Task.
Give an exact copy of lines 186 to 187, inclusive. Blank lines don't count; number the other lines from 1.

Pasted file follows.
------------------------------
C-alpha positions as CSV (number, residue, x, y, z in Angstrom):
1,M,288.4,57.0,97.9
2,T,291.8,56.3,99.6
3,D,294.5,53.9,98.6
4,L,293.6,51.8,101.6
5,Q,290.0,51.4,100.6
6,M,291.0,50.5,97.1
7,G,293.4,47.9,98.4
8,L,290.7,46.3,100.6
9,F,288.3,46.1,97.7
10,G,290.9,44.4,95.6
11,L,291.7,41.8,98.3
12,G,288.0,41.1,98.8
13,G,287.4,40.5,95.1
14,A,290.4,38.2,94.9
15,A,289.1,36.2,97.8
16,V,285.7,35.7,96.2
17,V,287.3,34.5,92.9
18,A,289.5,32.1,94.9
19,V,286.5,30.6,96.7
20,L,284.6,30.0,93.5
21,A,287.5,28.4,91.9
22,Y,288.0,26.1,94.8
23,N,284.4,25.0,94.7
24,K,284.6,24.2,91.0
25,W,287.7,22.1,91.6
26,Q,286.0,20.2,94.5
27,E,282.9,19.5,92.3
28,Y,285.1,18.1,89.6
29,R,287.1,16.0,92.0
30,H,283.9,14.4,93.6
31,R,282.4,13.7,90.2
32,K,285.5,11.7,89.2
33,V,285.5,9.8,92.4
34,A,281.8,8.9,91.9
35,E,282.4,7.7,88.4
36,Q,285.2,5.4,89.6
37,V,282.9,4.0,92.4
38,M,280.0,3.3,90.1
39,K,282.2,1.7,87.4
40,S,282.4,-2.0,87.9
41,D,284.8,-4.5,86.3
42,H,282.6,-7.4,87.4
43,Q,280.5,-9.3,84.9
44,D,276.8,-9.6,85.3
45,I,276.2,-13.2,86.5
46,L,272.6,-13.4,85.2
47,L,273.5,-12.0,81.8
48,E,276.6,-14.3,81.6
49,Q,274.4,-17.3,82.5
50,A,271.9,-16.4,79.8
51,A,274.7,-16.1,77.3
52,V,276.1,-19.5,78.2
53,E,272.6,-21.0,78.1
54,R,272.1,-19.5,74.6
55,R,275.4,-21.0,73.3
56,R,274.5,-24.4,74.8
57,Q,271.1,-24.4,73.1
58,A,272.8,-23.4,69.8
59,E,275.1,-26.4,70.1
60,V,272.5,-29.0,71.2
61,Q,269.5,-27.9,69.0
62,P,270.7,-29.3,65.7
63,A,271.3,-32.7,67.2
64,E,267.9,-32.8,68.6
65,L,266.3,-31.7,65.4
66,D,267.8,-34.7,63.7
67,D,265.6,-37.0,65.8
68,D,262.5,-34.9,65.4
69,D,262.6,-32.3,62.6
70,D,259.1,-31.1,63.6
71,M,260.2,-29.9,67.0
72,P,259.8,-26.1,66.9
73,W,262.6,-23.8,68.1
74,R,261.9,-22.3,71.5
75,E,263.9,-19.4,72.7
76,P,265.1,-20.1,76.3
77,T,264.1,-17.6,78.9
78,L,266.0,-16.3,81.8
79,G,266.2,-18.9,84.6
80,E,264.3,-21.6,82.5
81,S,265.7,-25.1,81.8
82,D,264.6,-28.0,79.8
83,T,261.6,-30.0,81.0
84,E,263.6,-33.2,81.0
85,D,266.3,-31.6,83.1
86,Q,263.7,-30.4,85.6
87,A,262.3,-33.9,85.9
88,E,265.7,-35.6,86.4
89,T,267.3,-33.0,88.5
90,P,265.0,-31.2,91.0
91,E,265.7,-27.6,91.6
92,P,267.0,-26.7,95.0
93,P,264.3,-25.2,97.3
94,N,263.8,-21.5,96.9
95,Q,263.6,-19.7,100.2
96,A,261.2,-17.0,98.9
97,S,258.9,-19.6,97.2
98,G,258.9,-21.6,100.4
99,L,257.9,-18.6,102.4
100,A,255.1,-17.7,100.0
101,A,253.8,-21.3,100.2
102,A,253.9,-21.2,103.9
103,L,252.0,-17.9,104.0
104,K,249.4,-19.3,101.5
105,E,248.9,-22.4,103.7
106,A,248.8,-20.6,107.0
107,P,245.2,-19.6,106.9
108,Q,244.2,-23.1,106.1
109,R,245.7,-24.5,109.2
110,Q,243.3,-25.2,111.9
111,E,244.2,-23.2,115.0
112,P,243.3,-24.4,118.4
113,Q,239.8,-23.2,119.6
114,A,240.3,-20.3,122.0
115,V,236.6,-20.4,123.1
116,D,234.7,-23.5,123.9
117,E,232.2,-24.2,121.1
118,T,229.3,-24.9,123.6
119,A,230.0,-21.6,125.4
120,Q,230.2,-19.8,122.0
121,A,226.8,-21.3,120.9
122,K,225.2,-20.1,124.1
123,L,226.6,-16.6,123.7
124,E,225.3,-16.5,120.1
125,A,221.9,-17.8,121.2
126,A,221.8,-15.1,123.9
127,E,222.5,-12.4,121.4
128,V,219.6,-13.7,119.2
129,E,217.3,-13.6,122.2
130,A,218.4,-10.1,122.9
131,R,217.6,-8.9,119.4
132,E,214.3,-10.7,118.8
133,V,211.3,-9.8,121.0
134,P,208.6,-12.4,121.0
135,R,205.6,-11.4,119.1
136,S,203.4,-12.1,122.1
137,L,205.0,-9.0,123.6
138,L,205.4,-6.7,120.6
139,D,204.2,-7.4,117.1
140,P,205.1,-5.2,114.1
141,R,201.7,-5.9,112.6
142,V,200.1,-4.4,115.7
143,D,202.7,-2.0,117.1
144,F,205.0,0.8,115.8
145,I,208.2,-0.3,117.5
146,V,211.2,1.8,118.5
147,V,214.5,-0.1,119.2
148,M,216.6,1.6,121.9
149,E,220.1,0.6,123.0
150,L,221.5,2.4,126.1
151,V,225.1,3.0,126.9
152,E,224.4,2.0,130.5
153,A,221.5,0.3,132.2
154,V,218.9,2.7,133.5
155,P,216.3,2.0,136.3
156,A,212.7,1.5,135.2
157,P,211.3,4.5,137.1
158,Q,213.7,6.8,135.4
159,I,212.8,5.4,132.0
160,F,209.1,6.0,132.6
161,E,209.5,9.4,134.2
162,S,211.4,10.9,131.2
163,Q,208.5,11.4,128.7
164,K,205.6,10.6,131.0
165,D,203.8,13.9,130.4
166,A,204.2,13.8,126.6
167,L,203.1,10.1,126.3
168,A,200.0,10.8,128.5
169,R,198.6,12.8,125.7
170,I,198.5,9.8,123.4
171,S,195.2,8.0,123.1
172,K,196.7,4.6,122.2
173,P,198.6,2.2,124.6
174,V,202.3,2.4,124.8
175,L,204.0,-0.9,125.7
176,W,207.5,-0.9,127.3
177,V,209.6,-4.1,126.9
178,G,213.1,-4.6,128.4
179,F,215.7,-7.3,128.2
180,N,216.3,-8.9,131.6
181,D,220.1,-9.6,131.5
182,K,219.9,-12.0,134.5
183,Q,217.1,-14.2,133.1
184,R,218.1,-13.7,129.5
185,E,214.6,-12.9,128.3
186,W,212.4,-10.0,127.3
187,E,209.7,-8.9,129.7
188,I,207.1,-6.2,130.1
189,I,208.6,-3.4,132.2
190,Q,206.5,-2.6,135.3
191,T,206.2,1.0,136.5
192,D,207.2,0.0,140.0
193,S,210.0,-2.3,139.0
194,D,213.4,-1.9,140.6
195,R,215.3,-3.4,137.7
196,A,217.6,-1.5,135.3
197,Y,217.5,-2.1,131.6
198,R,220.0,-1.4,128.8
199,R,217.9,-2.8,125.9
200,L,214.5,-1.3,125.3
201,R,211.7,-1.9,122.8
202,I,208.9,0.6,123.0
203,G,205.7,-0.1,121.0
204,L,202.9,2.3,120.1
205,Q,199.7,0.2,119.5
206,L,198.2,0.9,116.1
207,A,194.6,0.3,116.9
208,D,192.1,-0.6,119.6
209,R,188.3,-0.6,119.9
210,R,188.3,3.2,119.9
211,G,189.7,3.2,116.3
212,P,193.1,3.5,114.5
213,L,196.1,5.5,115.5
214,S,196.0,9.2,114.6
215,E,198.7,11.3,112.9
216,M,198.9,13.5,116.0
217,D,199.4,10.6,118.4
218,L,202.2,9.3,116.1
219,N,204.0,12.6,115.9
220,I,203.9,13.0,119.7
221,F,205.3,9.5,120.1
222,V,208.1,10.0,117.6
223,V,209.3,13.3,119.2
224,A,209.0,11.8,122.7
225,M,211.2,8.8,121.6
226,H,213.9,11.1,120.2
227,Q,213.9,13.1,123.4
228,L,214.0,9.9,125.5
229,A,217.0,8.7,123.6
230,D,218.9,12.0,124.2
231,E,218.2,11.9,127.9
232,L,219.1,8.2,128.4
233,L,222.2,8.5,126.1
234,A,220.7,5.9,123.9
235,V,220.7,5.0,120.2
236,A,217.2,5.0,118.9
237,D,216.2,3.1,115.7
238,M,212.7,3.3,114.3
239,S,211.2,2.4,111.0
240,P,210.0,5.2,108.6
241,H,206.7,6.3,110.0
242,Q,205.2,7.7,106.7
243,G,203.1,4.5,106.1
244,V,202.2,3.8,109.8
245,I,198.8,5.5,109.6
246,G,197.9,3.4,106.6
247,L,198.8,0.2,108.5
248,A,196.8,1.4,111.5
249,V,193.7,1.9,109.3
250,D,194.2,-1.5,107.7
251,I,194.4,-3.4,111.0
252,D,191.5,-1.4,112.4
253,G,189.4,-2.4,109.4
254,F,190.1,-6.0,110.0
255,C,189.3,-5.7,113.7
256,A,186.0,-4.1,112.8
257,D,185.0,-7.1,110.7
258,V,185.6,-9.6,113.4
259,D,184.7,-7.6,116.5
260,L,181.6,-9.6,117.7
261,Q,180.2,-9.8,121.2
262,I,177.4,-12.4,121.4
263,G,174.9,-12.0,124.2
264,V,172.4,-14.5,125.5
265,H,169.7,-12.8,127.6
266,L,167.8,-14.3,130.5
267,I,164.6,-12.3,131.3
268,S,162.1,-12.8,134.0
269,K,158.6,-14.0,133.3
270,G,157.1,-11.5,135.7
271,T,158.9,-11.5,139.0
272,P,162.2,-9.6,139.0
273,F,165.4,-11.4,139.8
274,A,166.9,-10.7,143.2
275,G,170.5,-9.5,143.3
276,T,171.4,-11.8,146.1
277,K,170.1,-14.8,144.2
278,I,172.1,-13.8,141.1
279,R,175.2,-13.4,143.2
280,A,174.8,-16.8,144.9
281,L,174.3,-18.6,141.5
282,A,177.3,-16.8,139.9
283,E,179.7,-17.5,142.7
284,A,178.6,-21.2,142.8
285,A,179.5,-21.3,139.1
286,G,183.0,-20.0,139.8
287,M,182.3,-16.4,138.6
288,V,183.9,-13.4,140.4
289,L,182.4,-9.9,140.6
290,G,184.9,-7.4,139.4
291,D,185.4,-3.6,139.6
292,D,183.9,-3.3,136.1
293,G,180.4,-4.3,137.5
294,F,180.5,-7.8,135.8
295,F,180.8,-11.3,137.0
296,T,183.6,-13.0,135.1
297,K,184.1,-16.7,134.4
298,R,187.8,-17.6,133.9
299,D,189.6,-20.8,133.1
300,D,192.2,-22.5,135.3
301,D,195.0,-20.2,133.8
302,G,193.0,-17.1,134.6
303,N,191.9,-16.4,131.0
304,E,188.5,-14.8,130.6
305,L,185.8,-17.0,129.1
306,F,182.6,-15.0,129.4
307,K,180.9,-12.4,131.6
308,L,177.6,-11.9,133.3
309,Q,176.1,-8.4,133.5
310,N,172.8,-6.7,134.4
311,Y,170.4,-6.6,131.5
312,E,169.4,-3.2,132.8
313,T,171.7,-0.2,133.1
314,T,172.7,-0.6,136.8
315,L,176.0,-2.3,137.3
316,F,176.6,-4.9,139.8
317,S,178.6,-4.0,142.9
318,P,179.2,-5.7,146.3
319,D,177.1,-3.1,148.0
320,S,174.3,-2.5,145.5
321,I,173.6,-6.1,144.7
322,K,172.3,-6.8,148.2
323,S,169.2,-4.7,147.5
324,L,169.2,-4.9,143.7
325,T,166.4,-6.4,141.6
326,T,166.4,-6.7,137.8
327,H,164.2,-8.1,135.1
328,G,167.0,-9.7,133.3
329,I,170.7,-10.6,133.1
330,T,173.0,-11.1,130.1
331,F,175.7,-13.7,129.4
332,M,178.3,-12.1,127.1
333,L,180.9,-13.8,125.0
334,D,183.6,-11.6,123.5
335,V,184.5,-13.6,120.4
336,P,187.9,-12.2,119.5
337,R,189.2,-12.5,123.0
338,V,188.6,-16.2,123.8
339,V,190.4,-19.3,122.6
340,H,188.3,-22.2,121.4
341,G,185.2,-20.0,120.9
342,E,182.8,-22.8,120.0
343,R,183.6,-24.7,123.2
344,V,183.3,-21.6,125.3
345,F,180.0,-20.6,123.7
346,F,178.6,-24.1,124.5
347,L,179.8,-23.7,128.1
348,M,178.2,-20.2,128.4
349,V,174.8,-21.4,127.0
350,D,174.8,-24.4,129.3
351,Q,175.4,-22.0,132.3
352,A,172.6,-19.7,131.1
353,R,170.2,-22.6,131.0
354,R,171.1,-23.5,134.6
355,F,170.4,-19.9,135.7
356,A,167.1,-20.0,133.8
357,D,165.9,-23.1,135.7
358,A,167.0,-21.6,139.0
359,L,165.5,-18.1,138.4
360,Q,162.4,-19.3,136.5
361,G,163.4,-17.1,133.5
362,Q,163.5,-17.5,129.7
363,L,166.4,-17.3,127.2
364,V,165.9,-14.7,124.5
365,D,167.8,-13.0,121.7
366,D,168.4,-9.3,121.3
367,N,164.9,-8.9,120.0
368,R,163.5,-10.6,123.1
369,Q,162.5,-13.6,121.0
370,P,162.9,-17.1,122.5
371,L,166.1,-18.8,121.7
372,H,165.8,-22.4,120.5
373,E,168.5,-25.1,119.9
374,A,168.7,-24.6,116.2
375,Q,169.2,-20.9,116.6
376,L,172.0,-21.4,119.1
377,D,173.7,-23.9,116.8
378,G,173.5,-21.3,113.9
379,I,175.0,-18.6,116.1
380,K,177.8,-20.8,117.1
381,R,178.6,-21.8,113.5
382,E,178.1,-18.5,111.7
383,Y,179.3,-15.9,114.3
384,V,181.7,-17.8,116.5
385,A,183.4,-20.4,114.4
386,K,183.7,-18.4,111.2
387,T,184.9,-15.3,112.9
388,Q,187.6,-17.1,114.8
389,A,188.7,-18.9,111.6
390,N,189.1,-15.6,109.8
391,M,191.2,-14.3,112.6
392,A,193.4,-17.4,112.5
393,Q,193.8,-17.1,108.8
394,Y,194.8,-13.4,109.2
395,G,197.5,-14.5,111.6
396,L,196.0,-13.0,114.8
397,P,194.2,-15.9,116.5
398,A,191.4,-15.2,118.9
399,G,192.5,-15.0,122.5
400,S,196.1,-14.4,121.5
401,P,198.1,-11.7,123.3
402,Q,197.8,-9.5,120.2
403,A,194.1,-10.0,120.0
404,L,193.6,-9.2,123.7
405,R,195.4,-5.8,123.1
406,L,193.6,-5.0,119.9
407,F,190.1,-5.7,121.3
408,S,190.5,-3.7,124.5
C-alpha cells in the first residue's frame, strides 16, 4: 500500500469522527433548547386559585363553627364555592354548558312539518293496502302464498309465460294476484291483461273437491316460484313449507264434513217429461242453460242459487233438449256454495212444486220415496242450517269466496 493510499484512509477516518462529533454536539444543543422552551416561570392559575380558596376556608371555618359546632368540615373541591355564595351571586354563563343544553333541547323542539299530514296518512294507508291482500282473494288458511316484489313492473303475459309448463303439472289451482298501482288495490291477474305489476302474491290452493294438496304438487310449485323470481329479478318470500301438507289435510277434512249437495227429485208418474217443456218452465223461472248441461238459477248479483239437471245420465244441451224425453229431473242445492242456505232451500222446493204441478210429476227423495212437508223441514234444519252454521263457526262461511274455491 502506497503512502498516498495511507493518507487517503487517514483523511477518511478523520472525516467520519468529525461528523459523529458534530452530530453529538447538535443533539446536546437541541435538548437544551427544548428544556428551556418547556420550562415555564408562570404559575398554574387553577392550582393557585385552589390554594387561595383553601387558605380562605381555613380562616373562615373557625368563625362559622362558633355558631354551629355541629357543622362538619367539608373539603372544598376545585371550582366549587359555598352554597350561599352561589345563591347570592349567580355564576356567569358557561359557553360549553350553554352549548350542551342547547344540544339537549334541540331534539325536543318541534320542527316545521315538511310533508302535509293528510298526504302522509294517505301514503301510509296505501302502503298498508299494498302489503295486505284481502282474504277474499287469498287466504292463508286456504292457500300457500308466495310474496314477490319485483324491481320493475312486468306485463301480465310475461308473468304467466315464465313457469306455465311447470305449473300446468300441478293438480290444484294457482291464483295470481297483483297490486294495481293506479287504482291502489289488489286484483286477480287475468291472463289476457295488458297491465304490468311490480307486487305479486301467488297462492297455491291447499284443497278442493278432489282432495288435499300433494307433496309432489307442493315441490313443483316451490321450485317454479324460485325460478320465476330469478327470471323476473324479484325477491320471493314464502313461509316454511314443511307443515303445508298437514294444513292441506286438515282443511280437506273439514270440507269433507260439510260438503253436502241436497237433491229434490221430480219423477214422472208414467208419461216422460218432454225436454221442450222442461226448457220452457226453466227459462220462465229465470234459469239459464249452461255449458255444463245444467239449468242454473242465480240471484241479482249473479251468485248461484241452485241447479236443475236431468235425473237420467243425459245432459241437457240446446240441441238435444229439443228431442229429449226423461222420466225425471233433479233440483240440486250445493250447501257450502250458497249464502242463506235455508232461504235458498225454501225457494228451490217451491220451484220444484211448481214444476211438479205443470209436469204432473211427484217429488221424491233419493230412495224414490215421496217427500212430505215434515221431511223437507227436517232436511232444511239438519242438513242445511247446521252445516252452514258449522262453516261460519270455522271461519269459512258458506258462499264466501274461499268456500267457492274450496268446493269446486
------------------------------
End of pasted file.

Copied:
185,E,214.6,-12.9,128.3
186,W,212.4,-10.0,127.3